What Is the MLA/APA and Which Do You Use In Your Discipline?

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    1. For my discipline which is Computer Science & Engineering, we would use the APA style guidelines.

    2. One question that I do have regarding the different style formats is why English and History are more commonly associated with the MLA format while Science and research fields use the APA format? What causes this distinction for the two?

    – Zam Mozumder


    johannah rodgers

    Thanks everyone for these great questions and for looking into style guidelines in your disciplines. To try to answer a few of your questions, I’m going to start at the end with Zam’s, which seems to echo several others, regarding why there is more than one formatting and citation guideline in the first place (there are actually three, but very few people use the third, which is referred to as “Chicago” anymore). This question can only really be answered by looking at the history of the structure of the university and its disciplines. The APA has been traditionally used by social scientists, i.e., researchers in sociology, psychology, anthropology, and (believe it or not!) economics, and the MLA by people working in the huamanities, i.e., English, History, Philosophy. Since the social science research often involves the use of data collection and analysis, my sense is that since the APA dealt with the formatting and citation for this type of information it was better suited than the MLA for the sciences, with which, the applied sciences, i.e., engineering, computer science, have been most closely associated. In terms of why there is not just one set of formatting and style guidelines for academia in general, I have no idea why that is not the case. Perhaps one or more of you would like to do some research on this? If so, I’d love to know what you find out!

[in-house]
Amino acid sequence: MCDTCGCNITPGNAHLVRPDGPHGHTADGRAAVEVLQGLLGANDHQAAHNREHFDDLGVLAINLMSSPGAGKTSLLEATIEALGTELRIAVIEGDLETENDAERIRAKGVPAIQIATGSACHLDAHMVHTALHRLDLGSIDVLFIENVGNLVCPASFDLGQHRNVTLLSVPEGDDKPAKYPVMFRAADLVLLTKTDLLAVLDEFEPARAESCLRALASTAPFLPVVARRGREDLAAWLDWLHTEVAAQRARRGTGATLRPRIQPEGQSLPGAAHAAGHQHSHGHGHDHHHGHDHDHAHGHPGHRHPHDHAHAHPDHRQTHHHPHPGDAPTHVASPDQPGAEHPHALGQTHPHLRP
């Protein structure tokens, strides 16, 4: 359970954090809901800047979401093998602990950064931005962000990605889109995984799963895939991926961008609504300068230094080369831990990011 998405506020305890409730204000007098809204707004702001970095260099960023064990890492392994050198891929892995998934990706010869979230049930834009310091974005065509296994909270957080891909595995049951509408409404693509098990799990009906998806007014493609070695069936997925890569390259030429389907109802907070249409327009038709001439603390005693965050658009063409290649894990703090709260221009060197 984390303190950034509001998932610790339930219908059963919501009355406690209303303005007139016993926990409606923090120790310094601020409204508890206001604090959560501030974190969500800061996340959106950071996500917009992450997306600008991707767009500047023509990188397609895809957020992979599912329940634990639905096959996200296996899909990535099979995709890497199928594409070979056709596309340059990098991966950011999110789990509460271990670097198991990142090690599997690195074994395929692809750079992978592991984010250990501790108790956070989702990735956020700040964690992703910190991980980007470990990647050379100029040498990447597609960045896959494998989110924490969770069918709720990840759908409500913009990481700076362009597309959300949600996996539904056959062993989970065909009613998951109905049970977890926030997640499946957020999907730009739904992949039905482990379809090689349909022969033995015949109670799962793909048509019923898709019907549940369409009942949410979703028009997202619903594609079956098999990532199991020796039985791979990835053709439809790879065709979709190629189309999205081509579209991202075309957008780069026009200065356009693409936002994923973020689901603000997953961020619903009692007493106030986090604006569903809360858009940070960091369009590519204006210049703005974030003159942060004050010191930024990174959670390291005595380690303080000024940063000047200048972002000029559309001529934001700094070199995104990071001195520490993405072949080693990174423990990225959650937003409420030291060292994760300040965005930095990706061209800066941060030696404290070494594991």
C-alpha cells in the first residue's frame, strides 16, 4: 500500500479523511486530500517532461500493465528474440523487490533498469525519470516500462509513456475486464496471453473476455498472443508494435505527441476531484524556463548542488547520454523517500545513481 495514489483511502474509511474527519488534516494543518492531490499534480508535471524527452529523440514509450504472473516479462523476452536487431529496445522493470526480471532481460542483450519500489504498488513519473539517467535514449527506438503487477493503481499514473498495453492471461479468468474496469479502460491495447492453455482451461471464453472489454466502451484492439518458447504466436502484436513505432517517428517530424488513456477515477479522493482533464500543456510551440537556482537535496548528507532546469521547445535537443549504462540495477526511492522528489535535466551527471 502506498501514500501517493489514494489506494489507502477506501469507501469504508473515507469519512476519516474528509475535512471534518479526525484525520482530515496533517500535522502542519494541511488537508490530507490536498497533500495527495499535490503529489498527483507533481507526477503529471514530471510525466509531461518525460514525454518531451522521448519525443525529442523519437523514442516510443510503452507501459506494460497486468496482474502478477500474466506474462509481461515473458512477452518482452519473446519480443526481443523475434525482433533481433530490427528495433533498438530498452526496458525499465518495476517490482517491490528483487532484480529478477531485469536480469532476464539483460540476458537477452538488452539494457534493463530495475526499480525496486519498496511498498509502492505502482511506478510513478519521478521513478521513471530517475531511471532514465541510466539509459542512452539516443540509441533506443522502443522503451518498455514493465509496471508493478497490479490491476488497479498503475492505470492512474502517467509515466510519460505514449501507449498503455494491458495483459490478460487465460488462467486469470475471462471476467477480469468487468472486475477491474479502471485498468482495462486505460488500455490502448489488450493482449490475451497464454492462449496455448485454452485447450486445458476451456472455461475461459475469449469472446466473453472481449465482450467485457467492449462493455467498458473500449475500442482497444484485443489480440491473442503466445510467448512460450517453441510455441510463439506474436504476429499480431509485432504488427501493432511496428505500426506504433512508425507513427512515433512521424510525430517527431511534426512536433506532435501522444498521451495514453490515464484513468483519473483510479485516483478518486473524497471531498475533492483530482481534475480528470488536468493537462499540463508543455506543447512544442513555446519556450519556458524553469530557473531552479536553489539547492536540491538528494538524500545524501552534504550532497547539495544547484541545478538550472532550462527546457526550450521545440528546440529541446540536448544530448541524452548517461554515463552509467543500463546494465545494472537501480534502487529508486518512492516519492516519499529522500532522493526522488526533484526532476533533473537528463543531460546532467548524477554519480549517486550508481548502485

Regarding “teaching” MLA versus APA, my approach to teaching both is this: Both are style and citation guidelines for college writing. There are three major categories that they refer to: 1/ how to format papers, 2/ how to refer to people, places, and things (primarily titles of works), 3/ how to format in-text citations, footnotes, and bibliographies. And that’s it! Basically, you can memorize #1 and #2 for APA or MLA and you will need to often look up bibliographic formats in either an MLA or APA reference guide. Though these guidelines change each year, there are reliable sources on the internet for looking up fairly recent guidelines. If you are interested in reading more about APA/MLA guidelines, please visit my Web site: http://www.digitalcomposition.org/purdue-owlenglish-handbook and click on the link entitled: Comparing MLA and APA Style Guidelines.

    I’m really interested and a bit surprised to hear that some of you describe the MLA as being more “concise.” I’d like to hear more about why believe that. Since my background is in Literature, i.e., the humanities, I actually know very little about using the APA.

    All best,

    Prof. Rodgers

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